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May 22, 2010

Test Results :: Desert Pink

1 & 2 - Plain and Reduced (Darn it, I can't remember which one was which, although I suspect that the darker one is the one I reduced), 3 - w/ Silver Leaf, 4 - w/ Silver Leaf (reduced & encased), 5 - w/ TerraNova2 Frit, 6 - w/ Silver Glass Frit (reduced), 7 - w/ Copper Green, 8 - w/ Tuxedo, 9 - w/ Opal Yellow, 10 - w/ Ivory, 11 - w/ White

General Impressions
CiM Desert Pink turns a funky radioactive yellow-green colour when molten. This really has no bearing on the colour test, since that obviously goes away, but I think it's worth mentioning if only because Desert Pink is the first glass I've used that does that when it's really hot.

The consistency of Desert Pink is a little different from that of the majority of CiM Opaques, in that it is a little more 'gelatinous', for lack of a better word. The consistency of Desert Pink is fairly similar to the consistency of Khaki, although the reactions are completely different. Desert Pink is very reactive with silver, which I really like. Depending on what colour you use it with, and how much you strike it, it ranges from a soft, powder pink to a slightly darker version of itself with purple overtones.

Pinks keep surprising me.  I never expect to like them, because I am decidedly NOT a pink person... but the reactions with pinks are so interesting that I'm acquiring a taste. I'm finding it difficult, however, to leave them looking like the pink they start out as. That wouldn't be nearly as much fun.

Honestly, I can't be sure whether or not reducing Desert Pink does anything. I made two spacers, and one of them is reduced, but I unfortunately don't remember which one I reduced. Sort of embarrassing, really.  But reducing Desert Pink MIGHT darken the colour of it a little. I tend to try to make the bead I'm reducing a little smaller than the one I'm not when I make the spacer tests.

Of course, it's also possible that it's just striking the Desert Pink that makes it darker. Either way, the only thing that I can be sure of is that it can be made darker by doing -something-. Maybe I'll figure it out and come back and update this.


Desert Pink fumes a caramel colour when you put Silver Leaf on it, and the Silver stays on the surface and discolours slightly, not unlike the way it did with Effetre Mud Slide.

In the bead on the right, which I reduced and then encased with Effetre Clear, a lot of the fuming has dissipated, and the silver has turned a really interesting pink/blue shiny colour that is very cool indeed. You can also see how, under the silver, the Desert Pink has taken on a more mauve appearance.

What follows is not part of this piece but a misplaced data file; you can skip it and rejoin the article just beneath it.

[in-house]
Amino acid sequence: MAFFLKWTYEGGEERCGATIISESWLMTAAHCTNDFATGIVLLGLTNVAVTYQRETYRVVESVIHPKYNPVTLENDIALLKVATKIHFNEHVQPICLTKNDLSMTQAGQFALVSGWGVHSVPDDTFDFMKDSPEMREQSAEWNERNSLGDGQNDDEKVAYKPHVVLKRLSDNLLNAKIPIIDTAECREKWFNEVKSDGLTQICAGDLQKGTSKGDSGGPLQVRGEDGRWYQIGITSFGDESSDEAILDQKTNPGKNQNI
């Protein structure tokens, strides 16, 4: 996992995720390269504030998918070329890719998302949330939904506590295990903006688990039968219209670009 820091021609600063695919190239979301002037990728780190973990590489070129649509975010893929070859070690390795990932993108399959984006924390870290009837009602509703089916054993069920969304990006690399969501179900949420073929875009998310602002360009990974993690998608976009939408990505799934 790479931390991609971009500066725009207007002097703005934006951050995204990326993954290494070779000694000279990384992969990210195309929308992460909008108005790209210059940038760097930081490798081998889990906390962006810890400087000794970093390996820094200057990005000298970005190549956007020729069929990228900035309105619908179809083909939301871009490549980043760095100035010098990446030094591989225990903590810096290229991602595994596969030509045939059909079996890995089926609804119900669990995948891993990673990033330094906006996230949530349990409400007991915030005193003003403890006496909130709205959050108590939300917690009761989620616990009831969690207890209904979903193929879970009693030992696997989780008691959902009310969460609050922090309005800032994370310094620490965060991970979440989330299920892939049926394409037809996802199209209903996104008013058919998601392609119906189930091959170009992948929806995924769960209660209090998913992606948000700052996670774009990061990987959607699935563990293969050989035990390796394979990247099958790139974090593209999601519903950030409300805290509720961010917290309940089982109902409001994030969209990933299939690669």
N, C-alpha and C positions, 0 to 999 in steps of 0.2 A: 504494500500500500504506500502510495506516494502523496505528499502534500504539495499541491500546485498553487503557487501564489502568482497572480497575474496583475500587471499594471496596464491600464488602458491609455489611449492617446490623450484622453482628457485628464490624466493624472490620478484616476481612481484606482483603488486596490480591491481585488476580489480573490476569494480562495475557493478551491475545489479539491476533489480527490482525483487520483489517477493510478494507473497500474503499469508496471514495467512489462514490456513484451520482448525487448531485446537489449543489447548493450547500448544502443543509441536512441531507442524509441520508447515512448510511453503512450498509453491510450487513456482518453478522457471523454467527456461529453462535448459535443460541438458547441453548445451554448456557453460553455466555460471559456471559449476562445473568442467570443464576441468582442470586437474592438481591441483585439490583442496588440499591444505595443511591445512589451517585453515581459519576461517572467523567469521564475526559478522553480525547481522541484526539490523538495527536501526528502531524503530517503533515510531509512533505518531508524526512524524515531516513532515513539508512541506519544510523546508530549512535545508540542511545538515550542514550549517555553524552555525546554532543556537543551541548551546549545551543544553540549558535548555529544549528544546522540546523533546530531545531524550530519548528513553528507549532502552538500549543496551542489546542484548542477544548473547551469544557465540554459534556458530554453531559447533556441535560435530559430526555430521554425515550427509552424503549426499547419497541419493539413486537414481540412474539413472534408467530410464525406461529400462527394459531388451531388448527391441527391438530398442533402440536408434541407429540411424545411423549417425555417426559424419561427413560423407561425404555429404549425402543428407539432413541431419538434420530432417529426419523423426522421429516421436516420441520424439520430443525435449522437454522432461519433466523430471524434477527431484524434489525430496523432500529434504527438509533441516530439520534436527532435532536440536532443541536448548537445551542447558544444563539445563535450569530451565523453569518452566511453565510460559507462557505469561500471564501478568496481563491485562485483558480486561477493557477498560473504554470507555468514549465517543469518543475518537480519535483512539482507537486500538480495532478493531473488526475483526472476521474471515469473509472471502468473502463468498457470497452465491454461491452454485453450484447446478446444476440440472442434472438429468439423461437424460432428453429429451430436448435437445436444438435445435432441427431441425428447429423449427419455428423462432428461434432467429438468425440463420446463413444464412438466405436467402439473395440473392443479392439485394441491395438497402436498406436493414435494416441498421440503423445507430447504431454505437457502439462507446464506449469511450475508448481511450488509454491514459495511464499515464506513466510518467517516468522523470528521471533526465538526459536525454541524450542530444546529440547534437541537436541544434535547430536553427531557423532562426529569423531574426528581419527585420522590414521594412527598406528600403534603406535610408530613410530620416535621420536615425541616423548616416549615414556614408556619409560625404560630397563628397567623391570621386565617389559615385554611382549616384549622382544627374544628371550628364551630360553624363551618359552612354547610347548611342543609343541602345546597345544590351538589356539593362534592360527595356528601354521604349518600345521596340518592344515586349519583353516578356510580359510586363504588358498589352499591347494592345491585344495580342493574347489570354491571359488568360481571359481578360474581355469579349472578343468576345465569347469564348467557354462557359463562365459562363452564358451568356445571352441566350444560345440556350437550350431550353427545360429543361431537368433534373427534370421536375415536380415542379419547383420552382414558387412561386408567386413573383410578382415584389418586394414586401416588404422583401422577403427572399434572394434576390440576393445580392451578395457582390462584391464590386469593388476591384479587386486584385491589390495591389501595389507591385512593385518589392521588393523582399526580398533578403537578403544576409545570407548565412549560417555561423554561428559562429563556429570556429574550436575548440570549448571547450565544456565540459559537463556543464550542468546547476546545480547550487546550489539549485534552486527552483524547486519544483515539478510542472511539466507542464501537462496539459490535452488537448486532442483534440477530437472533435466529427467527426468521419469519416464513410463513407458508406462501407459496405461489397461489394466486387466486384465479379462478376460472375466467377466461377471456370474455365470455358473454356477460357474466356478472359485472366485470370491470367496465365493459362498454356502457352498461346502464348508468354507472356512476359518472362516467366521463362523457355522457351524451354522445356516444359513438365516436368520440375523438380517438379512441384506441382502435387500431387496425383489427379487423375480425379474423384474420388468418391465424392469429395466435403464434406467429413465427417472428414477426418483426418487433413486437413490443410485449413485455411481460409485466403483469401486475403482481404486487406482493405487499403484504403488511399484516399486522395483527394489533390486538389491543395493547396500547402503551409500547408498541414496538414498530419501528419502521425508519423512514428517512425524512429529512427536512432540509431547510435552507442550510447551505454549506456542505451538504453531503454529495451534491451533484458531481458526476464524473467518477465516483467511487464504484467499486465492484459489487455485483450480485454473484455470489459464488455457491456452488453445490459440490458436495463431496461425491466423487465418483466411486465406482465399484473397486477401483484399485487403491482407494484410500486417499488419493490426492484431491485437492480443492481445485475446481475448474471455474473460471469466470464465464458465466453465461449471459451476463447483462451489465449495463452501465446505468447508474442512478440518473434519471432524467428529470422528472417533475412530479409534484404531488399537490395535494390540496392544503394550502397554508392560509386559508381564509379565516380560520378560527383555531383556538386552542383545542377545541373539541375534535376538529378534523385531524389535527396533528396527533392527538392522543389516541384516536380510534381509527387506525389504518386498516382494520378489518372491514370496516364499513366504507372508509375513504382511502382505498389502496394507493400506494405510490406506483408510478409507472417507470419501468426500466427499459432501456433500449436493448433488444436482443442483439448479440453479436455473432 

I don't much like the way silver glass takes to Desert Pink, but I have a sneaking suspicion that if I encased it, I'd like it more. OK, it's more than a suspicion. I'm including a couple of beads at the end of this post that make it clear why I am certain that I like it more after encasing the silver/silver glass.

Desert Pink does very interesting things to Copper Green when it's put on top of it. I like the messy turquoise that results from this combination.

On the other side, you can see that Copper Green spreads a little on Desert Pink, and you can see in the centre of the bead that there's been a little bleeding where the Copper Green snuck into the Desert Pink side of the bead a little bit. These two things don't thrill me quite as much, but overall, I am intrigued about how these two colours react together and plan to do a bit more experimentation.

If Copper Green bleeds with Desert Pink a little, Tuxedo surely does it a lot. The Tuxedo has taken over fully half of the Desert Pink-designated area of this bead, and coated it so that it looks like a faintly inky purple. The Desert Pink looks almost translucent over the Tuxedo, but it's totally not even a translucent colour. The lentils I did with the silver and silver glass have Clear cores, and you can't see through them at all.

On the right side of the bead with Opal Yellow, Desert Pink looks like a mauver version (is mauver a word?  Oh well, I guess it is now...) of itself, and the Opal Yellow has separated on top of it so that it is lighter on the edges and darker in the middle. The left side of the bead isn't as interesting, so I'm ignoring it.


Ivory and White both spread on Desert Pink, but there's no real reaction here to note.

Here are some fun beads made with Desert Pink. As usual, I've so completely camouflaged the base colour (Desert Pink) that you can't really identify it. But it's there, and without it, these beads just wouldn't be the same.



  1. Two color tests in one week! I'm in heaven. I adore your fun beads. You do so much to bring out the best in a color, as you say, even if you don't know it's there. I'm convinced that desert pink is a variant of Gelly's sty. Both do that weird glowing thing when hot and have the same sorts of reactions. Both are just a little translucent. Desert pink is a little less of an in-your-face sort of color. I love that you can use them with ivory and not get that ugly grey-black thing like you do with the Italian pinks.

  2. Thanks Carol!

    Yes, I was a busy girl last week, trying to get everything I'm currently working with tested. I haven't tried Gelly's Sty yet, but I'll have to put it on the ever-growing list.